Patients with a continuing pregnancy who were at risk of fetal deformity at the time of their previous visit usually gave birth. When Medical Abortion fails, it is best to terminate the pregnancy surgically.
Misoprostol and other prostaglandins have been linked in the literature to potential teratogenic consequences in humans. Exposure during the first trimester has been linked to various birth problems, including skull deformations, face malformations, limb deformities, and delays in growth and psychomotor development, to name a few.
Diseases of the thyroid or the pancreas that need insulin
Women with these conditions should feel safe seeking a Medical Abortion since there is no evidence to suggest that this procedure increases their risk of experiencing complications. There is some evidence that Mifepristone affects insulin sensitivity in vitro, but whether or not this translates to changes in glucose and insulin levels in the body has to be seen.
Pregnancies in Multiples (Current Gestation)
Multiple pregnancies do not increase the failure rate of Medical Abortion, nor do they need a modified dosing schedule.
Overweight women do not have a higher Medical Abortion failure risk, and there is no evidence to suggest that a particular dose regimen is necessary for them.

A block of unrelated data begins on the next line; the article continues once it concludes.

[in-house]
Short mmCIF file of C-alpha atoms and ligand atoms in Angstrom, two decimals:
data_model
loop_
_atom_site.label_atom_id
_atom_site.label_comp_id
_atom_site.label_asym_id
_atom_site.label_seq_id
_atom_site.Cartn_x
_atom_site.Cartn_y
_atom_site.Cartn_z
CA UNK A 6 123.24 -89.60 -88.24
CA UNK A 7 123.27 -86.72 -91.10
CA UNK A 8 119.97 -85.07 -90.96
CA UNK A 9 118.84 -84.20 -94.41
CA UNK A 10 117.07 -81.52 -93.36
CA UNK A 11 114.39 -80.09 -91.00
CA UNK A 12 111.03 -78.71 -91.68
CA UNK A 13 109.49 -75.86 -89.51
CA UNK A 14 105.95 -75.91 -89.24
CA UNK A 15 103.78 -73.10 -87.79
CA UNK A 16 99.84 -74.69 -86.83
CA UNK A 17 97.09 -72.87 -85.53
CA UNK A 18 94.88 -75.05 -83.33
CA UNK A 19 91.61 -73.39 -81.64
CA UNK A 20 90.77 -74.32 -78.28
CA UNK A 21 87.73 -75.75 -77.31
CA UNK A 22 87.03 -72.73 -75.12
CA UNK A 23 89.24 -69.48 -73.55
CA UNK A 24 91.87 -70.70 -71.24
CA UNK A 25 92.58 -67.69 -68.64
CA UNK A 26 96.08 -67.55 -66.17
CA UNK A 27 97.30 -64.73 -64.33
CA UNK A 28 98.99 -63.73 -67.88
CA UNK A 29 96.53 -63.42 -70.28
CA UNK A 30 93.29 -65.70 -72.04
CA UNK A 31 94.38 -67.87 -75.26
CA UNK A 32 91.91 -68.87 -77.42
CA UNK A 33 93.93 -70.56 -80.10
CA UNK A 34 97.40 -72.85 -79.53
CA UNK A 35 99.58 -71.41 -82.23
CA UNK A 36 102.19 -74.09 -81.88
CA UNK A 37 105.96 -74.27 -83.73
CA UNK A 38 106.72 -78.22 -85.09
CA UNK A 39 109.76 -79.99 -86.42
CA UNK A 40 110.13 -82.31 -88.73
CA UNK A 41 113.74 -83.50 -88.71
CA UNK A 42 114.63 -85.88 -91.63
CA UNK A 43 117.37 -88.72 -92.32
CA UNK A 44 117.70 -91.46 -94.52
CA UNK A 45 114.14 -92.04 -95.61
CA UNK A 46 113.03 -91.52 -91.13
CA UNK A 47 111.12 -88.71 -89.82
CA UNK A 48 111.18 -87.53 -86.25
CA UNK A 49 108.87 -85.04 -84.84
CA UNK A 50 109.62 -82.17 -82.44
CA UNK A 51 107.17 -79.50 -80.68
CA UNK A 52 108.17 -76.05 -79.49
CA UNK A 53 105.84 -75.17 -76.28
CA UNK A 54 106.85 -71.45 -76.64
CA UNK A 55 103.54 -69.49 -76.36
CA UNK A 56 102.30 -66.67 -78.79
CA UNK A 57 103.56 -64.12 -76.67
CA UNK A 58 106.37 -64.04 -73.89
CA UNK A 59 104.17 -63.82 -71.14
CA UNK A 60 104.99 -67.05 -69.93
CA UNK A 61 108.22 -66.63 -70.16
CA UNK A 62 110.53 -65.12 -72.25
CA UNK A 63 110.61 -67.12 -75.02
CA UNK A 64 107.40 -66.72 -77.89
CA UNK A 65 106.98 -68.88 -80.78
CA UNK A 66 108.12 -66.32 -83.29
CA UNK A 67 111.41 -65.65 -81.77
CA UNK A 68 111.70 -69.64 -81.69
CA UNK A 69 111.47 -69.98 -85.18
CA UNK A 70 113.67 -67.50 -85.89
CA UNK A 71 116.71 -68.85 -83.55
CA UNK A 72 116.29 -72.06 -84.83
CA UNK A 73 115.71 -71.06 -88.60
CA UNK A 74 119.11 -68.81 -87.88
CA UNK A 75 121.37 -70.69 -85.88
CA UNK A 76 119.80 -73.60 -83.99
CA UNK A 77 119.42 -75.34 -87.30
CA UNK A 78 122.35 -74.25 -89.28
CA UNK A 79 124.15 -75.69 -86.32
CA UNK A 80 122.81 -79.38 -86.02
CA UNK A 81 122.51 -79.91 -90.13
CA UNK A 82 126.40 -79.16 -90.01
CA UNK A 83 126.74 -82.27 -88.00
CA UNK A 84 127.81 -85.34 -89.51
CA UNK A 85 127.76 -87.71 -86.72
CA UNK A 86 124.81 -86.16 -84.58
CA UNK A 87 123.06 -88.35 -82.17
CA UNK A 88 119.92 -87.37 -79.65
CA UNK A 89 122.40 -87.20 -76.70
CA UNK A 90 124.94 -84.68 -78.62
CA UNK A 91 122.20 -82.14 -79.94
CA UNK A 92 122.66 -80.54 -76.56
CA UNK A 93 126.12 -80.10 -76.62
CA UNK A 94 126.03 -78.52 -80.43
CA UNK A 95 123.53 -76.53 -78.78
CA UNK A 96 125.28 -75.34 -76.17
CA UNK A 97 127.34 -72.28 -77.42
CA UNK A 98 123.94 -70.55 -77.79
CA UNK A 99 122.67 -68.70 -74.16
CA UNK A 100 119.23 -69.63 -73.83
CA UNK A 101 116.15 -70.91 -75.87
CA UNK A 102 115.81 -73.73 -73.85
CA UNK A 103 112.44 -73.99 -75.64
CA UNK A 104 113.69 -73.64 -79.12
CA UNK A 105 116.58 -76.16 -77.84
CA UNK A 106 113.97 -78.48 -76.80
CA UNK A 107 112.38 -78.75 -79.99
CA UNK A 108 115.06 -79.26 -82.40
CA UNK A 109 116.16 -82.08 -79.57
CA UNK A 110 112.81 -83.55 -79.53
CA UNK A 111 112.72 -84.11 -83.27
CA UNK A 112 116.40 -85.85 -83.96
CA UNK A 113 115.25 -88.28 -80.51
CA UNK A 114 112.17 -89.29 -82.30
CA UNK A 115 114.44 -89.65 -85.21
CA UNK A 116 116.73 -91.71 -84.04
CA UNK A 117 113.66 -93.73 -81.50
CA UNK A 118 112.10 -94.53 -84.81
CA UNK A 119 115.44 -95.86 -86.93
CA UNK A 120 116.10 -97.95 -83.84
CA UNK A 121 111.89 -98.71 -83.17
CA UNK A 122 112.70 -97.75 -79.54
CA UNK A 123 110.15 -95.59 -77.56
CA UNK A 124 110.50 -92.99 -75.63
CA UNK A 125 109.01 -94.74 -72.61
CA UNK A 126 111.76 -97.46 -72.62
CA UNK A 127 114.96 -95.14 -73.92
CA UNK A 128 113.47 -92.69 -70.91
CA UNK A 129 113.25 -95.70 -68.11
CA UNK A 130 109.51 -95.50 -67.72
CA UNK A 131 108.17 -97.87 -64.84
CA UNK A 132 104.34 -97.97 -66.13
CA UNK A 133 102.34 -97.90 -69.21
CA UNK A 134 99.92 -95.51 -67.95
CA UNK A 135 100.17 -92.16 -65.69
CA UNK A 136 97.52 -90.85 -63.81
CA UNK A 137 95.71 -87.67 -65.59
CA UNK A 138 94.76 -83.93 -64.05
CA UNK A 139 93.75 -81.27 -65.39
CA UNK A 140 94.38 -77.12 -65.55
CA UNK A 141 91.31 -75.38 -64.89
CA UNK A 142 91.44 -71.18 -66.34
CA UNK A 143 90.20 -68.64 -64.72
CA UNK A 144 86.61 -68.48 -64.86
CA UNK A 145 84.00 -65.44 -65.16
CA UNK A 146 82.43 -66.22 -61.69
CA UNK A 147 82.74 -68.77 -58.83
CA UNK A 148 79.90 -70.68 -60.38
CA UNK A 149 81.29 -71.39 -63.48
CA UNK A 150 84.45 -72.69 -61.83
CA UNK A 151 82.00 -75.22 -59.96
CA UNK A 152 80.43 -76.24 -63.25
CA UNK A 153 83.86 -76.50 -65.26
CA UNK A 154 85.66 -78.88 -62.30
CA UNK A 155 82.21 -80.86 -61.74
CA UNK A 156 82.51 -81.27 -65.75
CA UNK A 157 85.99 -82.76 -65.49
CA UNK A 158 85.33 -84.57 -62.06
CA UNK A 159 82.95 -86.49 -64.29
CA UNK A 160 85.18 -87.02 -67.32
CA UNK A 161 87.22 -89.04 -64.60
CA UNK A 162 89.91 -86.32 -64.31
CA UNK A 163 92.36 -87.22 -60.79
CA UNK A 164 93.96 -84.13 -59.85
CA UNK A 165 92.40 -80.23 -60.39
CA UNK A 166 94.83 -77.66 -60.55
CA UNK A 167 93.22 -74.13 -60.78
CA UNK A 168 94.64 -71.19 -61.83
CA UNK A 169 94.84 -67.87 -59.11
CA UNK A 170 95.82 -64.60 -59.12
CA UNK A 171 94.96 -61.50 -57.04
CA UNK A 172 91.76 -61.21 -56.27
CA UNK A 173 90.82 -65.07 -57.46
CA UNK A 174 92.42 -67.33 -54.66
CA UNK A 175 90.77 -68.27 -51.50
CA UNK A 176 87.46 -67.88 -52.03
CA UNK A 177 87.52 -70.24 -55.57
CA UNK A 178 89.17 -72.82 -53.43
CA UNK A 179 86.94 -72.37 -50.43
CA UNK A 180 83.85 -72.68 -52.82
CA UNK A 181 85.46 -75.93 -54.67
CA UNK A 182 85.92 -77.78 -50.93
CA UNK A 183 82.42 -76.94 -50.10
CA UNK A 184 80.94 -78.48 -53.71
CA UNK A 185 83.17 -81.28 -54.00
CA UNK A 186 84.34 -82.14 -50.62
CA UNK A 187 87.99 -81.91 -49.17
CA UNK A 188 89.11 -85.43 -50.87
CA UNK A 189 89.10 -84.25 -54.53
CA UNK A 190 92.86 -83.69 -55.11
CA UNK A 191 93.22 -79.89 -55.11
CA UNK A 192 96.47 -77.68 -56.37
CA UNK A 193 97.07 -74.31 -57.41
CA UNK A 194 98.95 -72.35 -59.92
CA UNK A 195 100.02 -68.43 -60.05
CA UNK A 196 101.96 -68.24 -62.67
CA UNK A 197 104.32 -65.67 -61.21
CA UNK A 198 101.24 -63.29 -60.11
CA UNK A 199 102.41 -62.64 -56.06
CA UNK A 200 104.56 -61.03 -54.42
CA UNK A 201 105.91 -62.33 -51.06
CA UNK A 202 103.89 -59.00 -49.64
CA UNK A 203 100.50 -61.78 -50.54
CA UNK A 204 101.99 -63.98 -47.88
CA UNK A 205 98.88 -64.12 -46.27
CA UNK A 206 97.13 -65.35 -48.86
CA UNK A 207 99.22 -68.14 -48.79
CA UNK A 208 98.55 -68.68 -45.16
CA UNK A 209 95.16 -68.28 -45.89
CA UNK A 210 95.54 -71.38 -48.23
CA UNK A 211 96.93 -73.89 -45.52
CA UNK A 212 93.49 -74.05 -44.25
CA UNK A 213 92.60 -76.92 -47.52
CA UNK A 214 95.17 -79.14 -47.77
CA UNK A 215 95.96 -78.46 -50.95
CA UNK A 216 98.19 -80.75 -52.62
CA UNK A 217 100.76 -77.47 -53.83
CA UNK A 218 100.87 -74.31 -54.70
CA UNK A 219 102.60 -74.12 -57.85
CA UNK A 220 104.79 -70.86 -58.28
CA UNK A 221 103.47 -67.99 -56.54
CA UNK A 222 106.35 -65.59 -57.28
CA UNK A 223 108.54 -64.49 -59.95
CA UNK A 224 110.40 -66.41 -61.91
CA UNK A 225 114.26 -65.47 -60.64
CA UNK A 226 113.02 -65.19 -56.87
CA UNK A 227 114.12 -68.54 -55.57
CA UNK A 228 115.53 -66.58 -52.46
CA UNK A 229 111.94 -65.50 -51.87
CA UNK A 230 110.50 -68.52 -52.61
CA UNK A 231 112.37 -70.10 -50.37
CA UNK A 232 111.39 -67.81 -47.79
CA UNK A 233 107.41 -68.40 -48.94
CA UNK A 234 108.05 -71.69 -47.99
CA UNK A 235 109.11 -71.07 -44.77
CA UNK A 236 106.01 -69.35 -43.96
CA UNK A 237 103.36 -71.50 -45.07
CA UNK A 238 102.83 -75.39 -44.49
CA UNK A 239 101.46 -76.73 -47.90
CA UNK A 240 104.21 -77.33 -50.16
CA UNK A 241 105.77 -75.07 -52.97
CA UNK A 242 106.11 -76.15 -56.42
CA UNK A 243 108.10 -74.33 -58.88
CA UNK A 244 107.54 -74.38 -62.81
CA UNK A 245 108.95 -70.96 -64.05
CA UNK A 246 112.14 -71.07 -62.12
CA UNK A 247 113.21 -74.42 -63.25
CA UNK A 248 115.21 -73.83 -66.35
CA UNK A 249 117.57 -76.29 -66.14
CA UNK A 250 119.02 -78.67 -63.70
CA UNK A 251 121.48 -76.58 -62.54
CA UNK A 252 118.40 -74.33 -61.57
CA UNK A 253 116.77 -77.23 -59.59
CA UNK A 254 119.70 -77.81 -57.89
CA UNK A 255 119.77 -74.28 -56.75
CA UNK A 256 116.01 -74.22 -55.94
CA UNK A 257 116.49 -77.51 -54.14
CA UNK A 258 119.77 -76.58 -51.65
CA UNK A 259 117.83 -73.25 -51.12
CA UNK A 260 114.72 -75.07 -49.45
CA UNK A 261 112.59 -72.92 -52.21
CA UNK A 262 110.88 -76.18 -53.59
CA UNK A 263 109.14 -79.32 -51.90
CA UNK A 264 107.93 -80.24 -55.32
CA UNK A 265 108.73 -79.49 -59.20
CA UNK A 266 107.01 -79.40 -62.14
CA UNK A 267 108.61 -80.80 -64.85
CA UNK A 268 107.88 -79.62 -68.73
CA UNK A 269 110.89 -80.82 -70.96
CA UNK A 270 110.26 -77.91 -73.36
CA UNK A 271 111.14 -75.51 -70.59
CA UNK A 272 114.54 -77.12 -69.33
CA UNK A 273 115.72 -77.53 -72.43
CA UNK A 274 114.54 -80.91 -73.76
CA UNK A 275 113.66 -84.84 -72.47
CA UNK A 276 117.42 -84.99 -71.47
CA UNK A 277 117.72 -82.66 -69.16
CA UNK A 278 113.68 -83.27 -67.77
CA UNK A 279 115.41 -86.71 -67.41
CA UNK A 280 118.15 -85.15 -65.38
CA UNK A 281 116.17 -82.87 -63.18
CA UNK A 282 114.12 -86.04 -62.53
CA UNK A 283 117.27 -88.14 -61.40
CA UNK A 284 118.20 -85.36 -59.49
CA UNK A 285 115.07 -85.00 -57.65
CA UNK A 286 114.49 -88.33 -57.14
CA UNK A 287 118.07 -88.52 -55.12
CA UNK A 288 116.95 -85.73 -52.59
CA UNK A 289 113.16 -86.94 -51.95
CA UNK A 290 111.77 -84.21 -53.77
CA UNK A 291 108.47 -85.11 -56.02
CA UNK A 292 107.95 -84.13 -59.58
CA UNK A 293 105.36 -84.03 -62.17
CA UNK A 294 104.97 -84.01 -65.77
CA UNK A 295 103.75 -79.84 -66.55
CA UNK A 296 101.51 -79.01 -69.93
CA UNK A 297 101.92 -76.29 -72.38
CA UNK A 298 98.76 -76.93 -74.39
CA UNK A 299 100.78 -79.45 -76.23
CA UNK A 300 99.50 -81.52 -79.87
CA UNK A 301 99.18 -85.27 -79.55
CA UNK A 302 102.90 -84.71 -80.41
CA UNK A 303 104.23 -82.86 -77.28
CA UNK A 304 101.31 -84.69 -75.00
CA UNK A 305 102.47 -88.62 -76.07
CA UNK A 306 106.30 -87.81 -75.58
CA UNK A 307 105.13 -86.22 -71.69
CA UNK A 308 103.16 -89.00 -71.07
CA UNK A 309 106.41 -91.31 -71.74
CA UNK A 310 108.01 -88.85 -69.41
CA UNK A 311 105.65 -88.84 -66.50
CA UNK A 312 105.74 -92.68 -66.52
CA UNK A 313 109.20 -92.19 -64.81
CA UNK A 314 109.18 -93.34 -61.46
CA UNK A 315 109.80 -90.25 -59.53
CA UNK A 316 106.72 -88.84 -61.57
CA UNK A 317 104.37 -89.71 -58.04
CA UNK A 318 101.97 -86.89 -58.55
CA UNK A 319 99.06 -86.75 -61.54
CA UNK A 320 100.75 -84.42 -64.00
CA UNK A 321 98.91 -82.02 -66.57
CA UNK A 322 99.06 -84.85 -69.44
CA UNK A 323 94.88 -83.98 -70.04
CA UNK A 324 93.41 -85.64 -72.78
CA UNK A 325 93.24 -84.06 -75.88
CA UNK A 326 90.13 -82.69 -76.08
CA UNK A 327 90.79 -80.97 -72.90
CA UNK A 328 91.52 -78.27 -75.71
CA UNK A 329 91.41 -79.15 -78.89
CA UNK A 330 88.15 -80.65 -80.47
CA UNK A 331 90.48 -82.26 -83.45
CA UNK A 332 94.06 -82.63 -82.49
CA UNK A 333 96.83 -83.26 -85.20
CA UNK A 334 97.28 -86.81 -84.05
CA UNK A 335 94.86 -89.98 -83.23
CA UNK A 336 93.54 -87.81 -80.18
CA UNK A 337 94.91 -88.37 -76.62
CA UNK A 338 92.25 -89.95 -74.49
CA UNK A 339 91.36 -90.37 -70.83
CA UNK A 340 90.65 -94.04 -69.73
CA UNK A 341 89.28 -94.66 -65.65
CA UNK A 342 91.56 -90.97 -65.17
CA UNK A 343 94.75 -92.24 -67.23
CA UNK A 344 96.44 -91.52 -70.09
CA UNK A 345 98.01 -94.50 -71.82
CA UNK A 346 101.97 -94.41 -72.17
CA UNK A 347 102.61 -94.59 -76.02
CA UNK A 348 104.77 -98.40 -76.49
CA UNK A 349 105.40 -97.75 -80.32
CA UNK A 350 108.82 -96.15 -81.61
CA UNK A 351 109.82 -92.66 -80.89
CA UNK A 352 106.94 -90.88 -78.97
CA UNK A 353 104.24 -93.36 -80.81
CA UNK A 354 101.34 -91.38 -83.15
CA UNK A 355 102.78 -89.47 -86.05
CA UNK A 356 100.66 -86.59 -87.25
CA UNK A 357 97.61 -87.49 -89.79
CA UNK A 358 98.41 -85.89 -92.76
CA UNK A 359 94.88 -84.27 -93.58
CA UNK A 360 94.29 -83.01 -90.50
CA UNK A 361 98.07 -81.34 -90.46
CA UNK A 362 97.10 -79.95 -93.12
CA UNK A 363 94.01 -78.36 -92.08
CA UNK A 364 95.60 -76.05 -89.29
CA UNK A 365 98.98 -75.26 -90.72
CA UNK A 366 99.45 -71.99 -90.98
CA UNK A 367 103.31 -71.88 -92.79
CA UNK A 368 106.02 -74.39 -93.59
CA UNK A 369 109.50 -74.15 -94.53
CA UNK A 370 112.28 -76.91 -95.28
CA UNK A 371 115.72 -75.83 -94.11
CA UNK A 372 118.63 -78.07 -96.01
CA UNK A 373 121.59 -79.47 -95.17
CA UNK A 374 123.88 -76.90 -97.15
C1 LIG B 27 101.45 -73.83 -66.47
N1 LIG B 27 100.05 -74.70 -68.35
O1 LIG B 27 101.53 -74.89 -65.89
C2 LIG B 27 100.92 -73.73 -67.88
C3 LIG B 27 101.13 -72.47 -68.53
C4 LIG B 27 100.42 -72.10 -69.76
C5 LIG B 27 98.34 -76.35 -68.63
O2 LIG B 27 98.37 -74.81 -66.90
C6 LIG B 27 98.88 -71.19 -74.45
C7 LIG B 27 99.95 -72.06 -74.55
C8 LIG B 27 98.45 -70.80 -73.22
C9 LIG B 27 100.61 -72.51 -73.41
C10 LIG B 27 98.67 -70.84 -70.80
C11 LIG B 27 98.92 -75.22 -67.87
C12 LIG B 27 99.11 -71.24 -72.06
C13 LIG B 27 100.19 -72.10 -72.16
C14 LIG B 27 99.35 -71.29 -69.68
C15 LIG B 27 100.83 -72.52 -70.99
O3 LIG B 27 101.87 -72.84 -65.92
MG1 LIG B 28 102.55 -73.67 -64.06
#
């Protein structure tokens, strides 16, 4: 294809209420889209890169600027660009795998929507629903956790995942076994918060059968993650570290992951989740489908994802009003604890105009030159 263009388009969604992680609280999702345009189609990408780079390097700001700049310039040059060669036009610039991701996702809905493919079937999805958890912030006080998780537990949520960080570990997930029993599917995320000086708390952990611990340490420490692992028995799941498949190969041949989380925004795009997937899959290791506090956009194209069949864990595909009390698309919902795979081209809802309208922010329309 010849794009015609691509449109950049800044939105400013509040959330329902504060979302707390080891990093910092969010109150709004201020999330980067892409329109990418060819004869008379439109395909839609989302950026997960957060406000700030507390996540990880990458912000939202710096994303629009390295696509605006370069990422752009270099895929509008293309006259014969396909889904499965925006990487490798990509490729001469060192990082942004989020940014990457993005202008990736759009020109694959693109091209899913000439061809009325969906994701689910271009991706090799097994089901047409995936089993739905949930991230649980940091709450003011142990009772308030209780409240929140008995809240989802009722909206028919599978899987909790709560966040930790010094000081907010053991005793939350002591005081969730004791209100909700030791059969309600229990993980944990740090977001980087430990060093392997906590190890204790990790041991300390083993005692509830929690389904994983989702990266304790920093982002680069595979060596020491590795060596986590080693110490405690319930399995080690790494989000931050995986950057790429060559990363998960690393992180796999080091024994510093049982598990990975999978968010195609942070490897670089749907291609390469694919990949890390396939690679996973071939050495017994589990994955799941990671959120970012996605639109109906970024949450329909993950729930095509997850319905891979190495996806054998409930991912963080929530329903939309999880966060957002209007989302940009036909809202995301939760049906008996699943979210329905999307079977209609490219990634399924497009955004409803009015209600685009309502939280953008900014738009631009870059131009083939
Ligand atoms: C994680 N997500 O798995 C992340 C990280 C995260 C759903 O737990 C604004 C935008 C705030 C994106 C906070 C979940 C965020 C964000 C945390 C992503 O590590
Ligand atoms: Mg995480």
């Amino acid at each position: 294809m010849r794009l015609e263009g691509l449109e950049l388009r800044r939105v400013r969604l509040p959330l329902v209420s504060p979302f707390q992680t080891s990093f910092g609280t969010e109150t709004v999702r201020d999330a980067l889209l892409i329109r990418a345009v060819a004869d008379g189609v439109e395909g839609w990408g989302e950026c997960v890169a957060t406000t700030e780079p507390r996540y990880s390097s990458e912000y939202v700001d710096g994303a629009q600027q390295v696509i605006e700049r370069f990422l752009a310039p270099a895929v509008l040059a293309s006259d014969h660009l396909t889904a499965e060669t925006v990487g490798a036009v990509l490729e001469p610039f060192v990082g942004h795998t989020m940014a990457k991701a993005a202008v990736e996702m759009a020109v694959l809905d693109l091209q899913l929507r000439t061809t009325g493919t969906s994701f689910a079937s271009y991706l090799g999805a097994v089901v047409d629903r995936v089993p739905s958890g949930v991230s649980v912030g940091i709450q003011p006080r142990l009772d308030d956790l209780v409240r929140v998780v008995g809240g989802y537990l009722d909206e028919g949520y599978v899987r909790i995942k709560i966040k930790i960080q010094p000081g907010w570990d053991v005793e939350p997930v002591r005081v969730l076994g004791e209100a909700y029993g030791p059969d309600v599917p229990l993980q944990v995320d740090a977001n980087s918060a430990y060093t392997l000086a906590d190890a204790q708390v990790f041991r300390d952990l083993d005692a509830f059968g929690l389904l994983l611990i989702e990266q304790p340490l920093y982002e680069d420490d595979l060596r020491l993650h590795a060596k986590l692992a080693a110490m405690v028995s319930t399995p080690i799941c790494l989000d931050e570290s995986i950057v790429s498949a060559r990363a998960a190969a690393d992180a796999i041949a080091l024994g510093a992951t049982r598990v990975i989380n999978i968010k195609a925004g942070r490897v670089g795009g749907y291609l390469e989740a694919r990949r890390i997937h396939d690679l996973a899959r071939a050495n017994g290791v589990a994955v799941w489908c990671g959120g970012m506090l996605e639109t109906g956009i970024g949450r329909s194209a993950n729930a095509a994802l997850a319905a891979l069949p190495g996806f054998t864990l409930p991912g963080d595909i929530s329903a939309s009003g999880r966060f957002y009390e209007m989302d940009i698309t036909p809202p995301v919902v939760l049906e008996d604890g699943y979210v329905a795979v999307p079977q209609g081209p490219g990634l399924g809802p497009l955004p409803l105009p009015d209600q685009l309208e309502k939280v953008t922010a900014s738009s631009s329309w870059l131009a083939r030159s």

A combination of Mifepristone and Misoprostol is effective.
Previous Caesarean Section
According to one research, preceding cesarean sections do not compromise the safety or effectiveness of early Medical Abortions.
Cigarette smoking is not associated with an increased risk of complications during a Medical Abortion. However, cardiovascular risk factors, including smoking, should be addressed when determining a woman’s eligibility for Medical Abortion.
Congenital and Acquired Uterine Malformations; Prior Cervical Surgery
As of yet, there is no proof that any of these conditions could be considered warning signs.
Following is a list of some of the problems that require fixing. Indeed, there are more inquiries than can be included here, but we do hope the following is of some use:
1. Is It Important How Long It Takes To Give The Prostaglandin After Mifepristone?
After Mifepristone priming, the uterus is most susceptible to prostaglandin between 36 and 48; hence the therapeutic dosage may be lowered to the bare minimum within this window. Recent research, however, has shown that when Mifepristone is used with 800 mcg of vaginally-administered Misoprostol, the interval may be decreased to 24 hours or increased to 72 hours without loss of effectiveness. In this case, the recommended time between doses of Misoprostol (400 mcg) is 36-48 hours.